Do You Need a Survivorship Clause in Your Washington Will or Trust?
Many Washington wills and trusts contain what are known as survivorship requirements. This basically means that a beneficiary must survive you by a specified amount of time in order to inherit from your estate or trust. Such requirements can help to avoid a situation where your property might end up passing under the estate plan of a beneficiary who dies at or near the same time as you. You can just imagine the court cases where experts fight over who might have been breathing longer.
Washington law imposes a 120-hour survivorship period for heirs of an intestate estate. So, if you die without a valid will, your probate estate would only pass to those heirs who lived another five days. Anyone who passed away within the survivorship period would be treated as if they died before you for purposes of inheritance.
Multiple Survivorship Clauses Lead to Washington Appeals Court’s Intervention in Probate
You need to be careful when deciding to include survivorship requirements in your own estate planning documents. Legal issues can arise after your death if there is any ambiguity in the language. A recent decision from the Washington Court of Appeals, Radliff v. Schmidt, provides a cautionary tale on this point.
This case involved what at first glance appeared to be conflicting survivorship periods in a married couple’s estate planning documents. The husband and wife in this case signed their respective wills while living in Oregon. They later moved to Washington and signed a community property agreement (CPA). A CPA allows a married person to pass their property directly to their surviving spouse (or registered domestic partner) upon their death without going through probate.
Here, the husband and wife’s Oregon wills included a survivorship requirement of four months. But their CPAs only required survivorship by 30 days. As it turned out, the husband died 75 days after the wife. Before he died–and after his wife’s death–the husband signed a new will leaving his estate to a number of individuals and organizations and largely disinherited his adult son.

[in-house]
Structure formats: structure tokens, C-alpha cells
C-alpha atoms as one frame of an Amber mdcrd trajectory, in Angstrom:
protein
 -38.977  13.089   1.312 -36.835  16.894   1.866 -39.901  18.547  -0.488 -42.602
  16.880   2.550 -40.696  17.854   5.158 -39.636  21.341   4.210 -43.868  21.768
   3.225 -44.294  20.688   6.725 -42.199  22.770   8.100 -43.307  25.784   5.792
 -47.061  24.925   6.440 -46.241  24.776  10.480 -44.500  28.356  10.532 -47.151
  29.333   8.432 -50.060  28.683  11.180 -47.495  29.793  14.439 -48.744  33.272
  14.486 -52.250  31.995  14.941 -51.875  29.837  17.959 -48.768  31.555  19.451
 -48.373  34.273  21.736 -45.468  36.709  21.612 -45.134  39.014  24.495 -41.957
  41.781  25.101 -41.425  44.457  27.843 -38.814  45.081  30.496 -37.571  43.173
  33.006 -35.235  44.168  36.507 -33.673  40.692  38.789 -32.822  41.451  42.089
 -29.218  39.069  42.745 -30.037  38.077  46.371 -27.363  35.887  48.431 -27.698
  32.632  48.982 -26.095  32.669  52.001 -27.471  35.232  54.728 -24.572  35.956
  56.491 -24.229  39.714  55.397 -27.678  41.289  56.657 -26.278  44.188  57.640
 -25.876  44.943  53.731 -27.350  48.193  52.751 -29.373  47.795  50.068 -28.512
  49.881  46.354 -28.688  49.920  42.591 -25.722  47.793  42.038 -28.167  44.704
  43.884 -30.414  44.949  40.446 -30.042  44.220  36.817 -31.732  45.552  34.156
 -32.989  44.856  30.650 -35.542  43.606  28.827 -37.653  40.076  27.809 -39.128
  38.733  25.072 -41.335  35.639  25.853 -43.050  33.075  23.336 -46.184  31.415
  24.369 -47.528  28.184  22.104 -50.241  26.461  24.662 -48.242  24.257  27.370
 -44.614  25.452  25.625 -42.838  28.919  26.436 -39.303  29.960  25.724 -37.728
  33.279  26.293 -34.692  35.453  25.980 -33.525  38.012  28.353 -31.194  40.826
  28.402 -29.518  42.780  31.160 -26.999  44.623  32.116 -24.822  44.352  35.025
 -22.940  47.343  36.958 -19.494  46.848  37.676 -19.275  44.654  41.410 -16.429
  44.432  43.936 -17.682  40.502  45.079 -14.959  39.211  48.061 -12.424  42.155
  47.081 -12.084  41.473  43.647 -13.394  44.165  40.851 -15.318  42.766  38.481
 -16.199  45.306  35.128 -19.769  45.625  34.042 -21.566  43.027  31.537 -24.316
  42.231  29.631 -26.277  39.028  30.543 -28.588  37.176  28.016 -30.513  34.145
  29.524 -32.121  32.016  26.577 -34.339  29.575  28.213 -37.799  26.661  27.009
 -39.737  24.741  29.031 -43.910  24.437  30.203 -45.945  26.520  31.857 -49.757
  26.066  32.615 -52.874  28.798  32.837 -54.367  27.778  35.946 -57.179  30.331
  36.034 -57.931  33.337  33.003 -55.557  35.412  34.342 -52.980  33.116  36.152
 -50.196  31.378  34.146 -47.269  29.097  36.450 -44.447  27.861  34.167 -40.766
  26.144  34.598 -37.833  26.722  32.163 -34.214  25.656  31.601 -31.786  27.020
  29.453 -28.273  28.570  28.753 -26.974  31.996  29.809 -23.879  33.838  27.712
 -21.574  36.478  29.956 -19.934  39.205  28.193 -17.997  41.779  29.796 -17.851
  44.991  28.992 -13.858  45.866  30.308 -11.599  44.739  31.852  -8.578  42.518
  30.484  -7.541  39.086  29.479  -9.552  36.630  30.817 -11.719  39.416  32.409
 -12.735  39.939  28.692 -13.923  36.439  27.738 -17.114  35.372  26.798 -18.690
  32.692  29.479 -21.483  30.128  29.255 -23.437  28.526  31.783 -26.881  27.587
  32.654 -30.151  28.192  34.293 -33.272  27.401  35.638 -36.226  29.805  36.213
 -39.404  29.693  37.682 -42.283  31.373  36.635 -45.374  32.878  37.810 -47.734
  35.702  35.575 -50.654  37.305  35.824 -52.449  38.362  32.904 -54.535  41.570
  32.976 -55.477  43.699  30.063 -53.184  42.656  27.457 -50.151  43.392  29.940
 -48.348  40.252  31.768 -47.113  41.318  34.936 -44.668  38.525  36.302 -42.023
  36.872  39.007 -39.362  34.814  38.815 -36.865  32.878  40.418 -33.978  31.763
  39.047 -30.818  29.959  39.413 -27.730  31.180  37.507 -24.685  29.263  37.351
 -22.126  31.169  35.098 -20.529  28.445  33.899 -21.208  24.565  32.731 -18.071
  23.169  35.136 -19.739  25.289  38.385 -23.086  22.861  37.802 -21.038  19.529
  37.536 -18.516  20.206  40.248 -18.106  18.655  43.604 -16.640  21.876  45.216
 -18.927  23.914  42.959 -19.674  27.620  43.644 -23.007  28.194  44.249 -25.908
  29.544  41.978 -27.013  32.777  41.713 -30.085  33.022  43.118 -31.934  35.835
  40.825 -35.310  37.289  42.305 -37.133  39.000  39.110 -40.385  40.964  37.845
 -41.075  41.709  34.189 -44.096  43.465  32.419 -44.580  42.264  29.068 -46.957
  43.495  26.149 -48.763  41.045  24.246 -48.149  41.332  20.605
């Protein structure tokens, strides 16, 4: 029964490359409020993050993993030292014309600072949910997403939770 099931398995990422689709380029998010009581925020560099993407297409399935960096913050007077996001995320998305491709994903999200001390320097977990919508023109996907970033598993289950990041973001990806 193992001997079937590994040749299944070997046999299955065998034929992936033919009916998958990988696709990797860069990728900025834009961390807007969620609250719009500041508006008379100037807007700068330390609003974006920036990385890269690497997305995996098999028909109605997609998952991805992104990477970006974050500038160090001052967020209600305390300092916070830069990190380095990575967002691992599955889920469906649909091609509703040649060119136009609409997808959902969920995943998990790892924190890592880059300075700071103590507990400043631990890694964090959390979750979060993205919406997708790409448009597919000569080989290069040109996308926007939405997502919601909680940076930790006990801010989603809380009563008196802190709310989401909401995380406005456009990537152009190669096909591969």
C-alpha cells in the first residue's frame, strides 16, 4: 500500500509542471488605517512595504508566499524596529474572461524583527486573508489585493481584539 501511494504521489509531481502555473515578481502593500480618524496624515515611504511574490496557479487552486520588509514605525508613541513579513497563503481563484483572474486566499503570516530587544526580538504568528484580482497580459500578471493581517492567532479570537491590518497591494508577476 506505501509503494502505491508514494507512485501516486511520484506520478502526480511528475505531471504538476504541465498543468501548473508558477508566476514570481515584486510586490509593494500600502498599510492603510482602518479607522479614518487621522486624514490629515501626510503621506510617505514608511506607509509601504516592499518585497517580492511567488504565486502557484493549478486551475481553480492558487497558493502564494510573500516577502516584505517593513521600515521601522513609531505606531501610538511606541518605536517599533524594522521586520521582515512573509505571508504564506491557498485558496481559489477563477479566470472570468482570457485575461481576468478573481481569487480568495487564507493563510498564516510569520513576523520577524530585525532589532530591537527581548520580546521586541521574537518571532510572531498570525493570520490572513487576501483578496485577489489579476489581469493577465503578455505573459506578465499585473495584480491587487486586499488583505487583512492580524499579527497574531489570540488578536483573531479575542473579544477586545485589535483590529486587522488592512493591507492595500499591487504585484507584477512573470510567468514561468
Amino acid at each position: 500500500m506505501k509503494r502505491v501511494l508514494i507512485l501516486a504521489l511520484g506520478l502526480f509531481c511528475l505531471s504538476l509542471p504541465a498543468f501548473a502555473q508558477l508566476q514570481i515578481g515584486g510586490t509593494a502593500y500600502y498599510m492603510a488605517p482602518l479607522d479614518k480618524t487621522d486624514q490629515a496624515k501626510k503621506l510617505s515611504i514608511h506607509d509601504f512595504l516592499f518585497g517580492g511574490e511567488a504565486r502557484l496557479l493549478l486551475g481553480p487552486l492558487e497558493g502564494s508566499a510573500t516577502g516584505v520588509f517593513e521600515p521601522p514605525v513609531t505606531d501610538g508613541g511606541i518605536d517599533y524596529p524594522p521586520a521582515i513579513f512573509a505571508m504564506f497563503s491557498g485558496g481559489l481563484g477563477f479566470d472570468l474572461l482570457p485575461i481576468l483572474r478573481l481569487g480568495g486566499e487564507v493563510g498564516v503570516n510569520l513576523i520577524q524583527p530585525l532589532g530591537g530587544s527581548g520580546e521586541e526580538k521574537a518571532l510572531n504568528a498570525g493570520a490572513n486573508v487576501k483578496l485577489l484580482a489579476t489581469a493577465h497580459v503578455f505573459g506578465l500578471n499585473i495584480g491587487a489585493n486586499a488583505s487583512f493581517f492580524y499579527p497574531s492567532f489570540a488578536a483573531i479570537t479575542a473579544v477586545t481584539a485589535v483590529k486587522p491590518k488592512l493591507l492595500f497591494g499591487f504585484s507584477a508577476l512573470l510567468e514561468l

Litigation subsequently arose between the son and the personal representative of the husband’s estate. The son argued the two survivorship provisions conflicted. A trial court agreed and, after considering additional evidence regarding the wife’s intentions, issued a judgment for the son. The estate then appealed.
The Court of Appeals reversed in favor of the estate. The appellate court said there actually was no conflict between the CPA and the wills. This was because the CPA contained additional language allowing the surviving spouse to “disclaim” their right to inherit under the CPA, in which case the deceased spouse’s will would control. Since the husband survived the wife by 30 days, his rights under the CPA remained intact. He then had the option to disclaim his CPA rights and allow his deceased wife’s will to control. But he never made such a disclaimer. As such, the property that passed from his wife to him under the CPA then passed under his superseding will.
Contact Moulton Law Offices Today
Survivorship clauses are just one of many legal issues that need to be addressed when making a will or trust in Washington State. Our Spokane estate planning lawyers can sit down with you and explain all of your options. Contact Moulton Law Offices today to schedule a consultation or attend one of our seminars.